Clouds of glory
It was about a mile from the cottage to his head, and all uphill. A little more than halfway, just as we had started to become a bit out of breath, there was the windmill. Nothing much was left of it, just a soft depression in the springy downland turf and a chalk and flint path fading into the grasses as it wandered down back to the lane.
But the windmill was half-time for us, and we had a little sit-down to try and catch our breaths and to rest from the labour of having to carry the big black tin tray which banged our knees, or rather the knees of the one who was carrying it. We used to pick straws for who would take it on the first leg of the journey to the Giant, and swapped over at the windmill. So it was a rather important stop: and sometimes, if we had the grub-bag with us, we'd have a swig of Tizer or eat an apple before going on up.
We called him the Giant. Most people just called him the Long Man, and that's how he was called on the postcards in the village. When we got to the top of Windover Hill we were very nearly at his head. Just Long Barrow and a few clumps of gorse and we were on the crest looking down his white outlined body, standing legs astride, holding two poles or something.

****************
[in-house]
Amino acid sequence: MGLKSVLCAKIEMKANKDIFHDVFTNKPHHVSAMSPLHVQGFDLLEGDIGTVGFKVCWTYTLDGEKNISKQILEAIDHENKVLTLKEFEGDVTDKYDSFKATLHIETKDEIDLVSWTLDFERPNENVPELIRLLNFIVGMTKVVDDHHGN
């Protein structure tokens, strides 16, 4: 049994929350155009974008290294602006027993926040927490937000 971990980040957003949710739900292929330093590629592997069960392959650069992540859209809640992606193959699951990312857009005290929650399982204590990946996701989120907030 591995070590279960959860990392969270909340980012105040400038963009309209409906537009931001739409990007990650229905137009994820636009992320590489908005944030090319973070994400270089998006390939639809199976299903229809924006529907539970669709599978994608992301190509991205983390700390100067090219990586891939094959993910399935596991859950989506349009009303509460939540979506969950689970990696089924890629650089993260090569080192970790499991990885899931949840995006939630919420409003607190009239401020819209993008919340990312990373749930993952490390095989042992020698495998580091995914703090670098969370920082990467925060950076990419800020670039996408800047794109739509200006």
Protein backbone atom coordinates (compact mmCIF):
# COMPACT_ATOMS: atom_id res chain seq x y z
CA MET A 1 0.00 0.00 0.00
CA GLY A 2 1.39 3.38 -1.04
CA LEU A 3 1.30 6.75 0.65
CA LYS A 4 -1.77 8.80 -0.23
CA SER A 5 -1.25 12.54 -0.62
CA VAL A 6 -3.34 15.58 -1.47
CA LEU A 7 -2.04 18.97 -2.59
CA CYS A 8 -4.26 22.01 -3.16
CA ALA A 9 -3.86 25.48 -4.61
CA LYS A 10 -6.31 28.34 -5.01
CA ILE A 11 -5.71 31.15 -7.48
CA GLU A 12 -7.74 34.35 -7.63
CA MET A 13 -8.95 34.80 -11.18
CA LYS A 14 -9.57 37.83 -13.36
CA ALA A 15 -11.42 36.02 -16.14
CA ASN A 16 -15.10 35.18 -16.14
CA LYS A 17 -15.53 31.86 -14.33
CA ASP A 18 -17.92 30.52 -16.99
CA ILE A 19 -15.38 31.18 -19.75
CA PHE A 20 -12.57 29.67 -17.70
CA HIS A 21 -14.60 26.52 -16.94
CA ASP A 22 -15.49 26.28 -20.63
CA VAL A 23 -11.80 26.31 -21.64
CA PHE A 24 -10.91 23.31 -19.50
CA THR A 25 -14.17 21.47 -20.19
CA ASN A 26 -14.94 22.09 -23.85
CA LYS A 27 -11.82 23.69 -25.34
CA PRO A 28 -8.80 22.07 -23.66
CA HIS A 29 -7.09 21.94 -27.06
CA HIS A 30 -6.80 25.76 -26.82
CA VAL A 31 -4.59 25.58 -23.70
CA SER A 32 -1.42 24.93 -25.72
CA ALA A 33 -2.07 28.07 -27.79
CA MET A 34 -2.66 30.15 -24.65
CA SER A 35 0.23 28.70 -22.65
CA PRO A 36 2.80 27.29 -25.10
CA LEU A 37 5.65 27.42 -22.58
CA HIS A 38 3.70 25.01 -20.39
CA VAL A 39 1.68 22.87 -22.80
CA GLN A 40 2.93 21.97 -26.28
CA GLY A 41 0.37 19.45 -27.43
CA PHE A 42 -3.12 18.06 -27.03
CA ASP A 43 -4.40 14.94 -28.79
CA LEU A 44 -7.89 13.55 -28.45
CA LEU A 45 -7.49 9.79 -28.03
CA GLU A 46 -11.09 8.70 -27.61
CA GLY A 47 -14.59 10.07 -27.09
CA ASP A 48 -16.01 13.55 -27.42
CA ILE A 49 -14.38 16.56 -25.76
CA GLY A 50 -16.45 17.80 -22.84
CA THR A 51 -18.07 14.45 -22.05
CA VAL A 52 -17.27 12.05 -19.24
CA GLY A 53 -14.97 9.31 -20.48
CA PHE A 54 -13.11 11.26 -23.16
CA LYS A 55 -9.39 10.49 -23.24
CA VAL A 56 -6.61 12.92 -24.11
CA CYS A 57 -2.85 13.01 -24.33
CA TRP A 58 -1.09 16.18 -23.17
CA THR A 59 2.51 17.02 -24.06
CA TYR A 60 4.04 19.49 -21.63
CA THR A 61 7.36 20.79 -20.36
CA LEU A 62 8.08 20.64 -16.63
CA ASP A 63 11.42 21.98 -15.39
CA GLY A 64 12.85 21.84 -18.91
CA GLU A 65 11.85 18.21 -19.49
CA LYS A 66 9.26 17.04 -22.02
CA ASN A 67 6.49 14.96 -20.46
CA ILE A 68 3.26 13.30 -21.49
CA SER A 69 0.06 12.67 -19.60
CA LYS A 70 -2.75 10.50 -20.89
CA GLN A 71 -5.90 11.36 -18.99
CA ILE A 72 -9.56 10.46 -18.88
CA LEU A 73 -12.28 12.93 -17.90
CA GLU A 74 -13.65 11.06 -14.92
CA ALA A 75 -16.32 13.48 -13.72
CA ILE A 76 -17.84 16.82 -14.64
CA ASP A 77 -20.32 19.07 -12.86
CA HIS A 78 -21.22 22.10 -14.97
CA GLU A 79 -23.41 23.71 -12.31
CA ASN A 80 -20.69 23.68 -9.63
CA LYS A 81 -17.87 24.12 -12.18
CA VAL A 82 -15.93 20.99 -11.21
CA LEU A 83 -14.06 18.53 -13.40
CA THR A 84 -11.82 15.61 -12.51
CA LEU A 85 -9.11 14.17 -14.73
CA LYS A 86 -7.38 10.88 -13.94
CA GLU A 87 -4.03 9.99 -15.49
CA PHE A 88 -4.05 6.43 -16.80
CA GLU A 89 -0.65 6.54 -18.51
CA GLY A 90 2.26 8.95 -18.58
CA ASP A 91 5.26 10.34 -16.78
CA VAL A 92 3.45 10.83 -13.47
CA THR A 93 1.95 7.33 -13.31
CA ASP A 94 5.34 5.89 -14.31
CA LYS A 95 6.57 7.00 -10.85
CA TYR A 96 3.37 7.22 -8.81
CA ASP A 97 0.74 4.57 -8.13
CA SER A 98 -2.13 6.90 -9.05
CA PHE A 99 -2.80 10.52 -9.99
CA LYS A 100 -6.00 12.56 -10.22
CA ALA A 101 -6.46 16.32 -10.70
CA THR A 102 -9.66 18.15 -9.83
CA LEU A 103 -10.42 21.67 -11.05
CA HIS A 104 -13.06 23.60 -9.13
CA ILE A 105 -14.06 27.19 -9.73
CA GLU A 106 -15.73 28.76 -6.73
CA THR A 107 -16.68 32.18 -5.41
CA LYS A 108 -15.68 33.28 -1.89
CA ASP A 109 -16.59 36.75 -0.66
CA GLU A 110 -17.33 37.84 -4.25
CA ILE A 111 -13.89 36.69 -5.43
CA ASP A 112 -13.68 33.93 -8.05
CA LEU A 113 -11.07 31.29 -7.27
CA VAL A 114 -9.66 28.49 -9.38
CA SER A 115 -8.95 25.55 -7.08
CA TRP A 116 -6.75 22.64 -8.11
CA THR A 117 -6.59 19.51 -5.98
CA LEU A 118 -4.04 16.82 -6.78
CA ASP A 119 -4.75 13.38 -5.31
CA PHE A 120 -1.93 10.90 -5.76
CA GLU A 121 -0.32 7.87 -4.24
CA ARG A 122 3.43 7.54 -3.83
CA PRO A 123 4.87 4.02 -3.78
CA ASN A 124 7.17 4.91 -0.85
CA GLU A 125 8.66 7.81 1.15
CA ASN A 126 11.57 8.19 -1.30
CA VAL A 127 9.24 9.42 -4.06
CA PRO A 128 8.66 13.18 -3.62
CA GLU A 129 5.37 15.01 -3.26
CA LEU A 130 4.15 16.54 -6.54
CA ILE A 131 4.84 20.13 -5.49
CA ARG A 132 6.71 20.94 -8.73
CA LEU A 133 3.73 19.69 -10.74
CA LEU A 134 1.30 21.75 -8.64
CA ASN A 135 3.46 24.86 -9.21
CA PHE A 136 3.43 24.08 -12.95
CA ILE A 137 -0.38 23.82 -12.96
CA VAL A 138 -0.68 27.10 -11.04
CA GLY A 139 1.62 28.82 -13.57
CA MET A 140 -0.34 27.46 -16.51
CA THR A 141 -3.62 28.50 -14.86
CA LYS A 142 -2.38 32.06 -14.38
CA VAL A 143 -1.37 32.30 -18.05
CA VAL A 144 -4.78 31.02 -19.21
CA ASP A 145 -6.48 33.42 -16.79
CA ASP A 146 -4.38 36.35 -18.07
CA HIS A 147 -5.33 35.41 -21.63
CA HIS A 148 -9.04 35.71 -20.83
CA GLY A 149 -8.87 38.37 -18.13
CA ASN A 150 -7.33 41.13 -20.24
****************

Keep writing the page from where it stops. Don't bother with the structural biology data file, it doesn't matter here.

We were on top of Our World.
Within that frame all belonged to us. Or so we steadfastly believed, for we shared it with few others. A shepherd from time to time chivvying his sheep gently across the tyme-scented turf towards Winchester's Pond, a very deep dew-pond from which, if once you slipped in, it was quite impossible to be extracted, so deep was it and so steep the sloping sides.
The reason that we made this long trek to the head of the Giant was quite simple. We slid down beside the length of him on the tin tray. It was a dizzying experience, and seldom ever fully accomplished. I had fixed a piece of rope through two holes at the side, and hanging on to this, with one or other of us giving a hefty shove to start the trip, we careered breathlessly from his head to far beyond his feet, ending up in a cornfield about 30 yeards below. And that was that.
Nothing much to it really, I suppose, but it was a never-failing delight, fraught with frightful dangers like falling off, which we did constantly, or hurtling into a dense thicket of hawthorn at his side, which was most disagreeable.
The first to go down (we drew straws, or grasses rather, for that too), had to drag the tray back up to the top again for the other rider. Which was not much fun and make you excessively hot, so the grub-bag was very useful, what with Tizer and apples. In a way, after the excitement of the ride, this was really perhaps the best part. You could just lie there in the grasses and listen to the wind wuthering gently above you head, the larks singing high in the blue intensity if the sky, the bleat of lambs and the clonkle-clankle of the sheep bells. There was no other sound.